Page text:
According to industry experts, building owners are not going to make any investment unless it has a return-on-investment. The question that building owners should ask is what is going to drive the ROI calculations. If there is no value in carbon and no value in saving energy and no value in terms of corporate social responsibility, then there is no value and there are no ROI calculations. In developing a financial justification for investments in intelligent and green technologies, and assessing the potential return on that investment, it is necessary to consider new construction and retrofit projects separately, because the requirements, and therefore the economic fundamentals of the two types of projects are very different.

New Construction
In a new construction scenario, the cost of creating a green and intelligent building is often not that different than the costs associated with creating a traditional building. Certain aspects associated with intelligent building technology and applications, such as cabling, are actually less costly than traditional infrastructure – in the case of cabling, labour costs are often lower where intelligent designs are used. However, other technologies and equipment will require additional investment to integrate all of the components of the system. For example, integrating the access control systems with lighting and HVAC systems will cost more up-front than installing disparate systems alone. As has been found in all of the case studies examined as part of this research, this initial investment in green and intelligent design and technology generally has a relatively short ROI period when compared to the anticipated usable life of a modern building.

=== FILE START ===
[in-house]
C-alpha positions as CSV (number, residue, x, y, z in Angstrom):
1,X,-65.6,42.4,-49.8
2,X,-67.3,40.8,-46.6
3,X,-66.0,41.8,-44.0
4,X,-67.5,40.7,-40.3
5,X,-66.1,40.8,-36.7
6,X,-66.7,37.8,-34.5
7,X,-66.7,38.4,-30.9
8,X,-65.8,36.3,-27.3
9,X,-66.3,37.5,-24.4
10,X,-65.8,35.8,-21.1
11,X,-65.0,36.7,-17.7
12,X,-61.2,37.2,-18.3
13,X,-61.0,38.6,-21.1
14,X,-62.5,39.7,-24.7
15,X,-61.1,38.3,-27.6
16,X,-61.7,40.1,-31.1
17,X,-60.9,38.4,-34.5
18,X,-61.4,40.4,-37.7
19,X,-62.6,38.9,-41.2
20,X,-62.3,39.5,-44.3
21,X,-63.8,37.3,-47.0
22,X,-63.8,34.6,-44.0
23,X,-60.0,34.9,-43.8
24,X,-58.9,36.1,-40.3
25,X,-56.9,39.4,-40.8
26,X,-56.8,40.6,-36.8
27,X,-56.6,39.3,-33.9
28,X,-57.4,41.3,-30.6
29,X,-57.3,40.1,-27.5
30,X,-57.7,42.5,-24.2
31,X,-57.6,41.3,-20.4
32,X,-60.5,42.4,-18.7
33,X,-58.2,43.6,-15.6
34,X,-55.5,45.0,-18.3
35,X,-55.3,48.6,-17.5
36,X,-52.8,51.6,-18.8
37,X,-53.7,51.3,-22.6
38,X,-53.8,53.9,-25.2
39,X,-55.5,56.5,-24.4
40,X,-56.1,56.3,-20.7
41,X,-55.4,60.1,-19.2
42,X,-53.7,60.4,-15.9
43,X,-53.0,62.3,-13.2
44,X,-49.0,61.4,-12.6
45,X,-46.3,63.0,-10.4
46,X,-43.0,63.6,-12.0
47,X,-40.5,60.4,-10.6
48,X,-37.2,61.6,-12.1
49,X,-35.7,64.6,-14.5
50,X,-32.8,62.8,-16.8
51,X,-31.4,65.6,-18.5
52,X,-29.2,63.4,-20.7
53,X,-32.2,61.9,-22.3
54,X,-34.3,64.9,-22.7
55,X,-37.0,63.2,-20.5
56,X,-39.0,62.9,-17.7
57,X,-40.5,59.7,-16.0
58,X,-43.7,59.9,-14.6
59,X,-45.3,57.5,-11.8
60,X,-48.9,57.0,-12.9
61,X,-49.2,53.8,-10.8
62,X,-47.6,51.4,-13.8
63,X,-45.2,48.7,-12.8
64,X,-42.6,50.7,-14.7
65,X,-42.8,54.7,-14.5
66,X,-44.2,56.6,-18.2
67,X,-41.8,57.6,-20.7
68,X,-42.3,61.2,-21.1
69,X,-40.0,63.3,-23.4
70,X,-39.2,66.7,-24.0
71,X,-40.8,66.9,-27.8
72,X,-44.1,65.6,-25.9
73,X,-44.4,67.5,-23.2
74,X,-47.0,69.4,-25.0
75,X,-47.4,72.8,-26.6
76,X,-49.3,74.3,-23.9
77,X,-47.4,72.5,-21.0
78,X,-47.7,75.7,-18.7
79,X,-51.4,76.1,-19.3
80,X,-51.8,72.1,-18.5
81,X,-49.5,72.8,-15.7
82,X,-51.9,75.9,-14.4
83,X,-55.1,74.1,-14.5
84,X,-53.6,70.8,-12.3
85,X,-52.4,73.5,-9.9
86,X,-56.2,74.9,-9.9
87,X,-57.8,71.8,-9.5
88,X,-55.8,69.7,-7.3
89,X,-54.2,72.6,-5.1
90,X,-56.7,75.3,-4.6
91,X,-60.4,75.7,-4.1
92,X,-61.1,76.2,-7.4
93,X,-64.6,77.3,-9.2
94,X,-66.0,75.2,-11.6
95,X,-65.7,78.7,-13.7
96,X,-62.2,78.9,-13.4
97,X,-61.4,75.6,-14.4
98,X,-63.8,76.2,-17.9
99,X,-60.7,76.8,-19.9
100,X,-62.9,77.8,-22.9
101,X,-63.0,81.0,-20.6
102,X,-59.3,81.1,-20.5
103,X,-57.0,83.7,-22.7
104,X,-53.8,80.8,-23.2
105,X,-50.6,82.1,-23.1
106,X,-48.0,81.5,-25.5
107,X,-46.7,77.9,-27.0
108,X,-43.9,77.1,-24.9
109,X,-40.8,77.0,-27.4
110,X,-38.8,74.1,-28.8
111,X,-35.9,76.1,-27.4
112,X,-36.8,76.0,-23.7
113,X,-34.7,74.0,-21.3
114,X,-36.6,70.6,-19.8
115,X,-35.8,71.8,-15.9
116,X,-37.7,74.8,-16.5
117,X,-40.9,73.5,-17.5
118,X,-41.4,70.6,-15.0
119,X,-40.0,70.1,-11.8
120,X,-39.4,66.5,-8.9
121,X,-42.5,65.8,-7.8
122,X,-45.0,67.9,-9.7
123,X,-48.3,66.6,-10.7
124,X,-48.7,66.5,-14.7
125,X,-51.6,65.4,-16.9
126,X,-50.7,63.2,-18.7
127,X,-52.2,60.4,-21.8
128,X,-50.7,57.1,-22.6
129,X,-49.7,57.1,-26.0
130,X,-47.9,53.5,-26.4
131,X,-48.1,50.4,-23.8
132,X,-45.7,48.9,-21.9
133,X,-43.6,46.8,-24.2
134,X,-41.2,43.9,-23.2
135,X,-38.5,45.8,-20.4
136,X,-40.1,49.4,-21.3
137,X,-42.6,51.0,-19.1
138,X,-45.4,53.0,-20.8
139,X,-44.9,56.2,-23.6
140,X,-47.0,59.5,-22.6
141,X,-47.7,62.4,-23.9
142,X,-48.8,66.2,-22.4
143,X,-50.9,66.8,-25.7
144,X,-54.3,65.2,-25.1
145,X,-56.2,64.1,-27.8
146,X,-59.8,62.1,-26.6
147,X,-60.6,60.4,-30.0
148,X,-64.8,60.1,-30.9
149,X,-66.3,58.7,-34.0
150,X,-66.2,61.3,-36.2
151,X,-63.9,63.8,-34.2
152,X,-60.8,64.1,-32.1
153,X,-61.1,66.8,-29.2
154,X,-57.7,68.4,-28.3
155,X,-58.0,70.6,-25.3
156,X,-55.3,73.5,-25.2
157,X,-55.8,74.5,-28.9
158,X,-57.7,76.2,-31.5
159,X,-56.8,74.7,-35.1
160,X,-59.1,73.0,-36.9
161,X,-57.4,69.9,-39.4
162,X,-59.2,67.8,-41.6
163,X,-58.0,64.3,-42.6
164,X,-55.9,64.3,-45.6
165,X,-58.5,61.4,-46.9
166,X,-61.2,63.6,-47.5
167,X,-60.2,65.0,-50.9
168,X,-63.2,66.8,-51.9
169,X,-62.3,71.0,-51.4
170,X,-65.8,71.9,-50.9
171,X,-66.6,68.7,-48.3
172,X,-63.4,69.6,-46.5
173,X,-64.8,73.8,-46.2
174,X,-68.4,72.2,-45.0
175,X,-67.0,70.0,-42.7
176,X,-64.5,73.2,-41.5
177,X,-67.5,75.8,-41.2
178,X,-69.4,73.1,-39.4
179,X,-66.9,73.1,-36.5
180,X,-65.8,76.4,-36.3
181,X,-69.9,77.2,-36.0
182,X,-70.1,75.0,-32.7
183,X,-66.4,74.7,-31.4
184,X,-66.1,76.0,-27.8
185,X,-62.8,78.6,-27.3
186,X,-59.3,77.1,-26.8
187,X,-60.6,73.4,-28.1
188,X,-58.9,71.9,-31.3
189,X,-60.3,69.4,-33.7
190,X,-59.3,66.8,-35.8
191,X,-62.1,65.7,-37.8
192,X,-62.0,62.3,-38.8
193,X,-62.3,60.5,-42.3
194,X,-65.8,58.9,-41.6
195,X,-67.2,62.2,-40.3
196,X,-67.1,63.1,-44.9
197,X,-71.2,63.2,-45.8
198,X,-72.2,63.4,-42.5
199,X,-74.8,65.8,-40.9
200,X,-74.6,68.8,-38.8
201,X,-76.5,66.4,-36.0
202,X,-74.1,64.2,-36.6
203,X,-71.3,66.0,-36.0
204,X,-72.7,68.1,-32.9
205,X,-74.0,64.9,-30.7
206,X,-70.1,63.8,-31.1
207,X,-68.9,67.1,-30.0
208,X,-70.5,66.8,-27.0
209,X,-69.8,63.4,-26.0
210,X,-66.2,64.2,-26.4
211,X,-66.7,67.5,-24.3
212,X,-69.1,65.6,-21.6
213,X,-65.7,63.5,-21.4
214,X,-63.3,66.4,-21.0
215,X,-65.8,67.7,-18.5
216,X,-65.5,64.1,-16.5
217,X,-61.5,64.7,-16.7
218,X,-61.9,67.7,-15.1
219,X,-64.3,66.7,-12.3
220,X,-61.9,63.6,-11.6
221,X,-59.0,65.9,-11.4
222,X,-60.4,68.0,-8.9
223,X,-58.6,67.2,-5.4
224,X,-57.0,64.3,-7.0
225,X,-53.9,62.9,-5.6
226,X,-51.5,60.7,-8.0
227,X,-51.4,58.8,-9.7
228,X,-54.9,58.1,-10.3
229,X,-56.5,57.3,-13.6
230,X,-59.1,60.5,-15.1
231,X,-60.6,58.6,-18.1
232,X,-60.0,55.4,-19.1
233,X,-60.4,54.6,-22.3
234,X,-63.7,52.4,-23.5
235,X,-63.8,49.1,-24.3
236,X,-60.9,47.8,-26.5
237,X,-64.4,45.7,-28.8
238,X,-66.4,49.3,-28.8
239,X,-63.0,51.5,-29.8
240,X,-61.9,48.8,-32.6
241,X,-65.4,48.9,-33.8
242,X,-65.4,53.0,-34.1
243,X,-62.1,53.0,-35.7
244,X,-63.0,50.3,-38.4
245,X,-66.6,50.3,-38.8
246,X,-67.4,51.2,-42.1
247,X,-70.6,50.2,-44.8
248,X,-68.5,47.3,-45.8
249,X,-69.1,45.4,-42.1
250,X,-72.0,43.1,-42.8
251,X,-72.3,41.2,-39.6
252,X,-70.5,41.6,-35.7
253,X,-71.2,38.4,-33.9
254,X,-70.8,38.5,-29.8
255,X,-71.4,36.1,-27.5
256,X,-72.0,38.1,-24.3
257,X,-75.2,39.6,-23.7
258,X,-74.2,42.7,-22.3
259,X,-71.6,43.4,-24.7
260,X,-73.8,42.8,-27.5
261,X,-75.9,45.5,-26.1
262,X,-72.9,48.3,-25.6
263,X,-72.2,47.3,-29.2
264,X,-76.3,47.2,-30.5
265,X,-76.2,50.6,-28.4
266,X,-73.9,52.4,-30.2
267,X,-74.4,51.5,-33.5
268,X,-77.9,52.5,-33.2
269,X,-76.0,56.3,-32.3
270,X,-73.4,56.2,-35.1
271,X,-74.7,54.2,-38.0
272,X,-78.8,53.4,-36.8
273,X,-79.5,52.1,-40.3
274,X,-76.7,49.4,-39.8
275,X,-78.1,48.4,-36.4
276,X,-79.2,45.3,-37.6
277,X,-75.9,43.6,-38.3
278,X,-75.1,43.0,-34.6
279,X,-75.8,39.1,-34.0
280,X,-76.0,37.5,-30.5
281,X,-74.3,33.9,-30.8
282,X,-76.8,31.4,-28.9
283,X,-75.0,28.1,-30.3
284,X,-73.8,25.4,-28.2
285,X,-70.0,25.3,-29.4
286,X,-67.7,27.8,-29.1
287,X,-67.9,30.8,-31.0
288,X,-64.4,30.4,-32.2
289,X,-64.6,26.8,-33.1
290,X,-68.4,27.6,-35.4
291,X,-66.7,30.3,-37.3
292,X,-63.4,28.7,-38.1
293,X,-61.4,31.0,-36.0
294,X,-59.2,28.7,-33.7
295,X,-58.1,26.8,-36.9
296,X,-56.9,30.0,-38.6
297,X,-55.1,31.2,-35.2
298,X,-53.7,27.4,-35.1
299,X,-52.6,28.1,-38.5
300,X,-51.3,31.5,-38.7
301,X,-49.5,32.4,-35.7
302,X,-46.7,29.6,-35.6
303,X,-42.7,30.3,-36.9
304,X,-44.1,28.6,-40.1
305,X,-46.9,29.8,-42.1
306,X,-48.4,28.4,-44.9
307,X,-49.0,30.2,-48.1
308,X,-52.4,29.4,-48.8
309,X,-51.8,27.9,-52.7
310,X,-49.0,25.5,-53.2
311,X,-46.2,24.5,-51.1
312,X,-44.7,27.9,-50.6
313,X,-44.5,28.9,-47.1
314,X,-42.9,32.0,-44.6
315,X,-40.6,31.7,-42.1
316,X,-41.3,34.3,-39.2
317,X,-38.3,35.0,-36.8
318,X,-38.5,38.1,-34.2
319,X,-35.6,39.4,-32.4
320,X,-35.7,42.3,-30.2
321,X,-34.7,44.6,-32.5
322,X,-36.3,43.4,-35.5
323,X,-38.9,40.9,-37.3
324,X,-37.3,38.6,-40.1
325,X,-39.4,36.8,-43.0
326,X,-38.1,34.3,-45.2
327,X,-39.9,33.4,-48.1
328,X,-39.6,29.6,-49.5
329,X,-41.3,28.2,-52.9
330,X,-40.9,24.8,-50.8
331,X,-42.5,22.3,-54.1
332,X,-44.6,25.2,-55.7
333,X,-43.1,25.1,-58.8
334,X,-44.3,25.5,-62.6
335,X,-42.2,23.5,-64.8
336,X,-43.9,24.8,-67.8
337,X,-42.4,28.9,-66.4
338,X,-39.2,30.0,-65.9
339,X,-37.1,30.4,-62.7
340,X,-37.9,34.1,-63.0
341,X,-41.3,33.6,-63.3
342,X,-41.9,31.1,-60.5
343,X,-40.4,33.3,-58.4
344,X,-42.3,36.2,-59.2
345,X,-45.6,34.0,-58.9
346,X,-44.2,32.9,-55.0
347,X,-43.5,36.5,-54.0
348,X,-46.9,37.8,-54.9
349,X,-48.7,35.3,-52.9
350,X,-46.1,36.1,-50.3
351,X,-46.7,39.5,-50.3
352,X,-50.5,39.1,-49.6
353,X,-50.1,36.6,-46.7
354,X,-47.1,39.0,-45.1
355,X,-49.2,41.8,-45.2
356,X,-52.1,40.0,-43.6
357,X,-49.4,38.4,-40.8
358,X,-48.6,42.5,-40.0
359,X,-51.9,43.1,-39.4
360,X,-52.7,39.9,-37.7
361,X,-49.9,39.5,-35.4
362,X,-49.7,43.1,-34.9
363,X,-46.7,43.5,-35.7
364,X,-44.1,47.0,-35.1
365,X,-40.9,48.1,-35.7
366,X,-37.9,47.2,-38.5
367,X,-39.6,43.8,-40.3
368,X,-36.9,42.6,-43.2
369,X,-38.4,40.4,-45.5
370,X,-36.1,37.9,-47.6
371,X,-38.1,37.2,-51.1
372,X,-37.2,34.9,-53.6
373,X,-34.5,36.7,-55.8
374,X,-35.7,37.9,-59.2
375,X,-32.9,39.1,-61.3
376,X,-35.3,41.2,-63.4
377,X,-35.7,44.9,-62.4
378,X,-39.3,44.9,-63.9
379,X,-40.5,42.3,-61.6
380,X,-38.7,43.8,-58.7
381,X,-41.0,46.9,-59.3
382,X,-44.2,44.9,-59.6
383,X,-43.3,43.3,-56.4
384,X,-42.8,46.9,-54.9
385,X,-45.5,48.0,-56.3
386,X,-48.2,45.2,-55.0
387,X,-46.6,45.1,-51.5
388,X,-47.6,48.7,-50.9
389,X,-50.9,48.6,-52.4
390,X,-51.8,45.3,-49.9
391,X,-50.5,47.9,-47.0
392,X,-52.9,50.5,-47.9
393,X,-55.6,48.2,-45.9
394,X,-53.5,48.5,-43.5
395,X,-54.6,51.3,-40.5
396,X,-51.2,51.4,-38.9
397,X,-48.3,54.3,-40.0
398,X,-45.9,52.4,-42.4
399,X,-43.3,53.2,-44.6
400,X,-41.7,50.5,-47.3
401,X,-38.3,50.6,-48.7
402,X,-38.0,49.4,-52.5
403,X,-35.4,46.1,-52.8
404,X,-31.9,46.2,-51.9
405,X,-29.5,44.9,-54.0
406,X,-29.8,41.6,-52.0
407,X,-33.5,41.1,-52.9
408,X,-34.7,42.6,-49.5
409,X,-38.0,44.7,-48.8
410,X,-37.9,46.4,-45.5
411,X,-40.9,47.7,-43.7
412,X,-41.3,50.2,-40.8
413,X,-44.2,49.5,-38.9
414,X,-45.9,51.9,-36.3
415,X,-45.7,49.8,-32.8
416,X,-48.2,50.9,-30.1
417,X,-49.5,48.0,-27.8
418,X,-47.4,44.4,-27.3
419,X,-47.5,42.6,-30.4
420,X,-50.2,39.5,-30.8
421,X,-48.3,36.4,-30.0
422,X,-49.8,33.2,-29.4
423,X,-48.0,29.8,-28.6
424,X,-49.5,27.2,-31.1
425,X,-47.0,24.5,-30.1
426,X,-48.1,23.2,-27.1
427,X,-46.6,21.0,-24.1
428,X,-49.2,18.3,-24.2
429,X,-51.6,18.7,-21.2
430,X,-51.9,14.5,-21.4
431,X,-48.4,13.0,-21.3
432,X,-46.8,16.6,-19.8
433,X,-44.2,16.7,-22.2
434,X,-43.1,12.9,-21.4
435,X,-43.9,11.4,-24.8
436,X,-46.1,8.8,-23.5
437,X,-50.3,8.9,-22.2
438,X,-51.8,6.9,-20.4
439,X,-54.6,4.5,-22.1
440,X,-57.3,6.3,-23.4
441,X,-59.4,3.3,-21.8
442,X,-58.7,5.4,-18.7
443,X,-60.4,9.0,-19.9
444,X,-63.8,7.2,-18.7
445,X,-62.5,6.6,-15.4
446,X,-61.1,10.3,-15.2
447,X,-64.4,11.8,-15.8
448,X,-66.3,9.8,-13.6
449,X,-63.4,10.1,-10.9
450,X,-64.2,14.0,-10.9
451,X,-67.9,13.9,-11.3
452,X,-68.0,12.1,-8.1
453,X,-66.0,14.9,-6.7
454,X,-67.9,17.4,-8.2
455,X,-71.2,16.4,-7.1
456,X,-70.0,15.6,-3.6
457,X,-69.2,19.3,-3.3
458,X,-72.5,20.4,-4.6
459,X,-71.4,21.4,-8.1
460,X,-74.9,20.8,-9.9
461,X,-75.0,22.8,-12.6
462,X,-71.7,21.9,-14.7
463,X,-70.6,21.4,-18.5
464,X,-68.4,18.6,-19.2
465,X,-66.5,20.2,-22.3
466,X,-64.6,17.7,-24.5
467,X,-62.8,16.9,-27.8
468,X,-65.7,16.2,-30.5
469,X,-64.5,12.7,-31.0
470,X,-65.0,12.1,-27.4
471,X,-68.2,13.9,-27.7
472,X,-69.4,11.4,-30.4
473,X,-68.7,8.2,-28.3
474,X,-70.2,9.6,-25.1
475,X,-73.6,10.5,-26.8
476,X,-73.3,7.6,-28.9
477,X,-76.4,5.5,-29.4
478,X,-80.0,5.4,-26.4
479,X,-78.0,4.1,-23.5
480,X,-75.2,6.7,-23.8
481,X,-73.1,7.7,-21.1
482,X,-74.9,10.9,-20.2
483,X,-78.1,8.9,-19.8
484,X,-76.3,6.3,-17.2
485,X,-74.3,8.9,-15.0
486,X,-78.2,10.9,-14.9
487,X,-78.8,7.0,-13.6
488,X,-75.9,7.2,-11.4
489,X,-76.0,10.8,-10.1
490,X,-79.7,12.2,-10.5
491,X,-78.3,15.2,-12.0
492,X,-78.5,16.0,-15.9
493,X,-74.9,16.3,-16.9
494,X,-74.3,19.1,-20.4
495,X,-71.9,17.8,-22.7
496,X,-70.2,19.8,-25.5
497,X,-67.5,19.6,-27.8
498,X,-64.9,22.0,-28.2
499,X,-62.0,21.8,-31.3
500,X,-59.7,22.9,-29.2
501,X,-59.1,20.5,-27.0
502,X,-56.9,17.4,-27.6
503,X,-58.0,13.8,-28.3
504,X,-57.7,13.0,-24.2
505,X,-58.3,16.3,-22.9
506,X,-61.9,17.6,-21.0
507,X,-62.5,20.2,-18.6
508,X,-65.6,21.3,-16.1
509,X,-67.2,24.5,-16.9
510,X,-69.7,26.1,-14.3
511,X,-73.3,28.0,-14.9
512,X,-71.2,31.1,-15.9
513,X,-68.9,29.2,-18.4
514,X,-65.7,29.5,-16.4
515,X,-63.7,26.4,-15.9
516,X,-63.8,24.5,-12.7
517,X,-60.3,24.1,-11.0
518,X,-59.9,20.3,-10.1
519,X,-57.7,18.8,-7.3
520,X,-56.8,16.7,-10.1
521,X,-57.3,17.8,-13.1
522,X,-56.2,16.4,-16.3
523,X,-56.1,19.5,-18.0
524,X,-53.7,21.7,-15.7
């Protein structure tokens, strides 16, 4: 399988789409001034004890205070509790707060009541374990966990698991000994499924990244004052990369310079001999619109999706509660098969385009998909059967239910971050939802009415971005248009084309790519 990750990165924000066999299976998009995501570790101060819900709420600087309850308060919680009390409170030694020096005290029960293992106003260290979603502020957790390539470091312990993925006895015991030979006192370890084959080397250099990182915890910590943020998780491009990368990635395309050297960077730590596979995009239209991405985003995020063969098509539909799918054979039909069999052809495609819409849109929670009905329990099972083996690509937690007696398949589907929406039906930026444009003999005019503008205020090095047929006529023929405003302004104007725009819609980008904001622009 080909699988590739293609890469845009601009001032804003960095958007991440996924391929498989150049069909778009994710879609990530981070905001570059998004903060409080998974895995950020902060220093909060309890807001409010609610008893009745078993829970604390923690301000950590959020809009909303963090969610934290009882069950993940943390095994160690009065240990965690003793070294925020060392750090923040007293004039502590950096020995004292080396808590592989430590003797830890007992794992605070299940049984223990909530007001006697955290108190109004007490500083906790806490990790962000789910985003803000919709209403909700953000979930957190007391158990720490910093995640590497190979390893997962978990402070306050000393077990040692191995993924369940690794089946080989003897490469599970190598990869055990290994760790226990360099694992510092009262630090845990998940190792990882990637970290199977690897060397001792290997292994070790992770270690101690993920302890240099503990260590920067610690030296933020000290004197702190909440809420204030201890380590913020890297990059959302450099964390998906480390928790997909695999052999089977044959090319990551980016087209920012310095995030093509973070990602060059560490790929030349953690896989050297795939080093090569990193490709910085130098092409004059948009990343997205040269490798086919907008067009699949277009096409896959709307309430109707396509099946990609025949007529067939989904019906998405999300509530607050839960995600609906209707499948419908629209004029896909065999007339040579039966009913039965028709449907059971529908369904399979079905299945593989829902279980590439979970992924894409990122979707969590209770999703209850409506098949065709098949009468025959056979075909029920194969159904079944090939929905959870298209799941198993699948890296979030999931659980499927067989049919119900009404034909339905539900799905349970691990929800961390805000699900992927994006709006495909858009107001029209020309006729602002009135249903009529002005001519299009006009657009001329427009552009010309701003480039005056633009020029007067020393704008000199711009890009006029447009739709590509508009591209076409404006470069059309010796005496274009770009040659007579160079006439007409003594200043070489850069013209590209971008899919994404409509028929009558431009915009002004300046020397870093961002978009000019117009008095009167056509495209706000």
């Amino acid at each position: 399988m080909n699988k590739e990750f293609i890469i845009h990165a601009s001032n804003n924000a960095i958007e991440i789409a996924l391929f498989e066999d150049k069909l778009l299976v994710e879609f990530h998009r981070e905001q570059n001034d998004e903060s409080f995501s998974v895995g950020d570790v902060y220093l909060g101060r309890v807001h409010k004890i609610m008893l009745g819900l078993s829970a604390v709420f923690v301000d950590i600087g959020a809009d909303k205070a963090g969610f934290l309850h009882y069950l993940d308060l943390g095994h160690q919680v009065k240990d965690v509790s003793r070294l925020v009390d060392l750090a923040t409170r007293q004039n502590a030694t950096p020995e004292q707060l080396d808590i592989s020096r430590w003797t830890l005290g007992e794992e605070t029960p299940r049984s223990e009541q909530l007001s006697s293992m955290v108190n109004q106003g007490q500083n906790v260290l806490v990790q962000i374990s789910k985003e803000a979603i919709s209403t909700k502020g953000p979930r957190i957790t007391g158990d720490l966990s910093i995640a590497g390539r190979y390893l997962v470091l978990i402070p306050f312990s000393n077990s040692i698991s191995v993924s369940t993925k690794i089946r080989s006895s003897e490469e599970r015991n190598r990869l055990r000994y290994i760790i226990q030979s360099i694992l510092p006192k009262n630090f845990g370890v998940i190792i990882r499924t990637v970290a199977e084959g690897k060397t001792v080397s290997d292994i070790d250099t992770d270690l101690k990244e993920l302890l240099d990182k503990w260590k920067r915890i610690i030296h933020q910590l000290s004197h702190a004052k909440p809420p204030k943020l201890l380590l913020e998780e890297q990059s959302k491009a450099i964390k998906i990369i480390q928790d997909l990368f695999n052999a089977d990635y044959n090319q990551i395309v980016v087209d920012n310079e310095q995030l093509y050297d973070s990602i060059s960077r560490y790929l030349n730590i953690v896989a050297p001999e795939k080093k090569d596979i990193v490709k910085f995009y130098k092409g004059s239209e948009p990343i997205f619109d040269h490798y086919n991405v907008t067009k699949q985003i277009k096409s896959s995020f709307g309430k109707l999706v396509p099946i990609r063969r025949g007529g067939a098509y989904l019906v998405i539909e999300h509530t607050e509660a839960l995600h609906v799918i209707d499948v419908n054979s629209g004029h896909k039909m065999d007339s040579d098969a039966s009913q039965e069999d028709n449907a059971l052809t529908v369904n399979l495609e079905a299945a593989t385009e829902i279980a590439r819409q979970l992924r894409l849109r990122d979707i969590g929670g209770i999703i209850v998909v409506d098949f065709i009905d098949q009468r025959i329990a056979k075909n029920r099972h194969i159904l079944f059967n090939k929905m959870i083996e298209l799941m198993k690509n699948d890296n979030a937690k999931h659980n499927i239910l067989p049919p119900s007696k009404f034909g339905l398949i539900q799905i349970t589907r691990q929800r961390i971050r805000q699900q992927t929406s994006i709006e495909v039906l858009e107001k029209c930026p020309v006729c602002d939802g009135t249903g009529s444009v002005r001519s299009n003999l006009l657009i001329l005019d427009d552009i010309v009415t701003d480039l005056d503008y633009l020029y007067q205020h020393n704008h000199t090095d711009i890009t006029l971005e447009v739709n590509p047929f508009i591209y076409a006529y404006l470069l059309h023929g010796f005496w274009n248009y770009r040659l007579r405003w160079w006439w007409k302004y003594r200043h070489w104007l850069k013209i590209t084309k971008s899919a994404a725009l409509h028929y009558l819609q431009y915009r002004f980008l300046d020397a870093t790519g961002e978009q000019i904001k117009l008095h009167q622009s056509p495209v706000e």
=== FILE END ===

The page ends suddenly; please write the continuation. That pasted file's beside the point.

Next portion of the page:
Existing Buildings
Retrofits are more frequently driven by the desire to reduce energy costs than anything else. These are often cases where the existing technology or system in a building can be upgraded easily and the payback period is expected to be short. Intelligent building features such as better monitoring and control of energy-intensive systems such as HVAC and lighting can provide for optimum performance and predictive maintenance needs, reducing both energy usage and operating expense. Additionally, reporting features assist in making decisions that make the building more efficient and more reliable.

Integrated building professionals report that facilities managers get very little decision making information, so tuning up the control system is the best thing they can do to optimize the building. With one unified approach to monitoring facilities, buildings can change the underlying infrastructure without changing the enterprise level reporting mechanisms. This allows building owners to have a heterogeneous infrastructure that creates more competition between technology vendors, where they can begin to generate savings more quickly, and can generate an ROI payback in two to three years rather than over the course of a decade. By integrating utility bills into the enterprise asset management system, facility managers can further provide diagnostic information to facility managers, enabling them to take immediate action. In order to conserve energy – and money – it is imperative that proper information management architecture is in place, which makes the information actionable and definable.

Occupant Productivity and Comfort